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Optimism lives

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Mark Bonica
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Flickr

A few days after Hurricane Ian ripped across Florida, we received an attractive color brochure inviting us to visit a retirement community in that state with a view to spending our declining years there. The establishment was in a waterside location, in the heart of hurricane territory. The illustrations seemed to show that it was built not more than two or three feet above sea level, and that it was filled with serene, smiling retirees, every one of them obviously a dedicated optimist. The brochure promised seniors a secure future, although it did not specify how long that future might be.

This badly timed piece of publicity was ironic and sad of course, coming after the recent deadly disaster. Our increasingly destructive climate is no joke, but it set me thinking about the power of optimism.

Despite everything we read and hear, optimism is far from dead. All political and religious promises depend on it, as does all of advertising.

There’s no shortage of optimists who seem ready and even eager to rebuild in the same places after floods or forest fires, to buy cryptocurrencies, or to bet on horses. We are an optimistic species. We couldn’t survive without our ability to hope for improbable or impossible things, but it’s not always easy.

Those with a less hopeful nature believe that optimism is like happiness — a mistake about the nature of reality, a failure to watch the evening news. Recent surveys show Americans divided almost equally between those who are optimistic about the future and those who are pessimistic. But it’s not quite as simple as that. It’s all a matter of focus — what you can decide to be optimistic about. Optimism is a deliberate choice, almost a discipline, not a calculation of probabilities based on facts. If you calculate probabilities, you will be a pessimist all your life.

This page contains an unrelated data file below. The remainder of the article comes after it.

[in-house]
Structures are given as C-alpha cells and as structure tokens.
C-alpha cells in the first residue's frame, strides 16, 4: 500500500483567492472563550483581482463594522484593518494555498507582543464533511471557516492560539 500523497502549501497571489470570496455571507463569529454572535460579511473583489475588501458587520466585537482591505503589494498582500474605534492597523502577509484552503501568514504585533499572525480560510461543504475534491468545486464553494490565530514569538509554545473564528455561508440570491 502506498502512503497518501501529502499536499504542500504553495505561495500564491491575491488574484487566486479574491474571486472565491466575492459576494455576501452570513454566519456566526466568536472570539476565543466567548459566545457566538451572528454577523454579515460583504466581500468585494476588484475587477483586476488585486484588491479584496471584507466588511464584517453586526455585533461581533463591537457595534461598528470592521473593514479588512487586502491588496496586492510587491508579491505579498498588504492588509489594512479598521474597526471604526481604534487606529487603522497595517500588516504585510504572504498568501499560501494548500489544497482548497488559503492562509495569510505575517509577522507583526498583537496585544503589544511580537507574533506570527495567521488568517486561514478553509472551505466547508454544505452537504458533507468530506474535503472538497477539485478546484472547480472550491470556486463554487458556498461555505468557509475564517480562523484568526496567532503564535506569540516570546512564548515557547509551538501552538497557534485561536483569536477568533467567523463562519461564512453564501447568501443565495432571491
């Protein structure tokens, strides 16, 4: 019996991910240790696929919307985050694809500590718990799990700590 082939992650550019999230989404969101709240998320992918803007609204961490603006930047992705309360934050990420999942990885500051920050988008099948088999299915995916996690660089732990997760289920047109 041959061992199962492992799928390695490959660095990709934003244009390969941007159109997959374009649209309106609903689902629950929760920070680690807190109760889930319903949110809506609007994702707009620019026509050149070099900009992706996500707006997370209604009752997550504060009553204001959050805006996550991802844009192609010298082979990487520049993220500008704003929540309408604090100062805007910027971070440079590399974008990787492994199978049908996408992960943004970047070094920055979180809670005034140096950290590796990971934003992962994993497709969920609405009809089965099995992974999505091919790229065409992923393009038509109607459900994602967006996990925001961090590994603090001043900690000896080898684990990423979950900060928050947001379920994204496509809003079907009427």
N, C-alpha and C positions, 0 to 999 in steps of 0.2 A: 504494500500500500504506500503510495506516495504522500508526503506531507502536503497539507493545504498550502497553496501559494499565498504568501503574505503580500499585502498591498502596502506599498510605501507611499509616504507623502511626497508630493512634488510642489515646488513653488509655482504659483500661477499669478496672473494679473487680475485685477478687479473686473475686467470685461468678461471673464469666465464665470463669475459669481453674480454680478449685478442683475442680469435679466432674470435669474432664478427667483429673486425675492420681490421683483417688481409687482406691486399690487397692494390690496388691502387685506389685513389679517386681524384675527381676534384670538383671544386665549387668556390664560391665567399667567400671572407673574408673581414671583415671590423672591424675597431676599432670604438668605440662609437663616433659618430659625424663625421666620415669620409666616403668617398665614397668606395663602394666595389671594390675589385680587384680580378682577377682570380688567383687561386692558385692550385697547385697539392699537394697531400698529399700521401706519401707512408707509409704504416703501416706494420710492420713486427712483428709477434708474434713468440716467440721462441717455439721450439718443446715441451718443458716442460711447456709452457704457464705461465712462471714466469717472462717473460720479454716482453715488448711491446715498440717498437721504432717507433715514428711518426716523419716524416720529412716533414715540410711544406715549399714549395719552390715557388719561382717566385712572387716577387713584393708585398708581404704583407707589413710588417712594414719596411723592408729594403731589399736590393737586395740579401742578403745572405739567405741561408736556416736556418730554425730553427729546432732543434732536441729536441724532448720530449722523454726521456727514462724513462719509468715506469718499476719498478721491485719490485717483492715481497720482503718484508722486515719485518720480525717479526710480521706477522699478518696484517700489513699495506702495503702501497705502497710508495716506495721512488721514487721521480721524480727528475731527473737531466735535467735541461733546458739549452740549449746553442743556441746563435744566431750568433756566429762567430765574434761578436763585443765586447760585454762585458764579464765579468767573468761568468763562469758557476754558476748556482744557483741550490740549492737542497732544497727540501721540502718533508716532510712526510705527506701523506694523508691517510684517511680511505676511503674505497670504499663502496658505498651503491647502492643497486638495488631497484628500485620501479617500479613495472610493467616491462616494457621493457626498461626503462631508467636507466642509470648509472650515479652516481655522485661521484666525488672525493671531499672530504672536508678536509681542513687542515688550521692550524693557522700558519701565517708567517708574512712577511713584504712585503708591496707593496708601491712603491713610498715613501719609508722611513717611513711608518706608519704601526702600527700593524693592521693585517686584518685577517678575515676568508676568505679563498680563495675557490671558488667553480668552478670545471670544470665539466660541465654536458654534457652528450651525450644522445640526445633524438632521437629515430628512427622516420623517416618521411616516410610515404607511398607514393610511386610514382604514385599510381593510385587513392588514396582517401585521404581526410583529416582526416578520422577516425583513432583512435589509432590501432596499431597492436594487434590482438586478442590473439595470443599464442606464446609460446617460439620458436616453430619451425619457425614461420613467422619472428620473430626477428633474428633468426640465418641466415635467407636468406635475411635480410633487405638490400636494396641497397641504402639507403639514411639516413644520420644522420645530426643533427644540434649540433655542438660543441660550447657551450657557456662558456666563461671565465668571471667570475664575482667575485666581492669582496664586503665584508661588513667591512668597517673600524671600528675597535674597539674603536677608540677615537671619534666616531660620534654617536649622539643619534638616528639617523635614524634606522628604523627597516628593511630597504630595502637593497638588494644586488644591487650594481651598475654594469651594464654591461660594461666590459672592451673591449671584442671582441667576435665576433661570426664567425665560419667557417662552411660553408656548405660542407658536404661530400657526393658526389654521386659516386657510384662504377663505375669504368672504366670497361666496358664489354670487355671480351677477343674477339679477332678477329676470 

Short-term optimism works best. That genial 18th century letter writer Rev. Sidney Smith advised that the secret of happiness was to: “Take a short view of life, no further than dinner or tea.” This is a piece of simple wisdom we can all appreciate. Live in the moment. Dedicated pessimists may cry that the party’s over. But it’s not over yet. The sun may come out tomorrow and the afternoon mail delivery may contain a huge tax refund. There is always something to hope for.

It is possible to overdo it even to the point of foolishness. The most famous cockeyed optimist in literature was Pangloss, a character in Voltaire’s novel Candide, who professed to believe that everything was for the best in the best of all possible worlds. The disasters that happened to him throughout the novel did nothing to change his mind, he just ignored them. He was exactly the kind of person who would retire to a waterside condo in Florida without a second thought.

In the library I found a book about how to be an optimist which gave much the same advice as the Rev. Smith — think about small things, and only in the short term. It began with an optimism test of 50 questions, which I answered as honestly as I could, and scored more or less in the middle of the scale. This confirmed my belief that I am what I term a rational optimist: I hope for the best — in the immediate future — while expecting the worst (eventually). This works out well and I recommend it. You get to feel good before you get to feel bad, and it all balances out. A true optimist is one who believes that the future will be indefinitely postponed.

David began as a print journalist in London and taught at a British university for almost 20 years. He joined WSHU as a weekly commentator in 1992, becoming host of Sunday Matinee in 1996.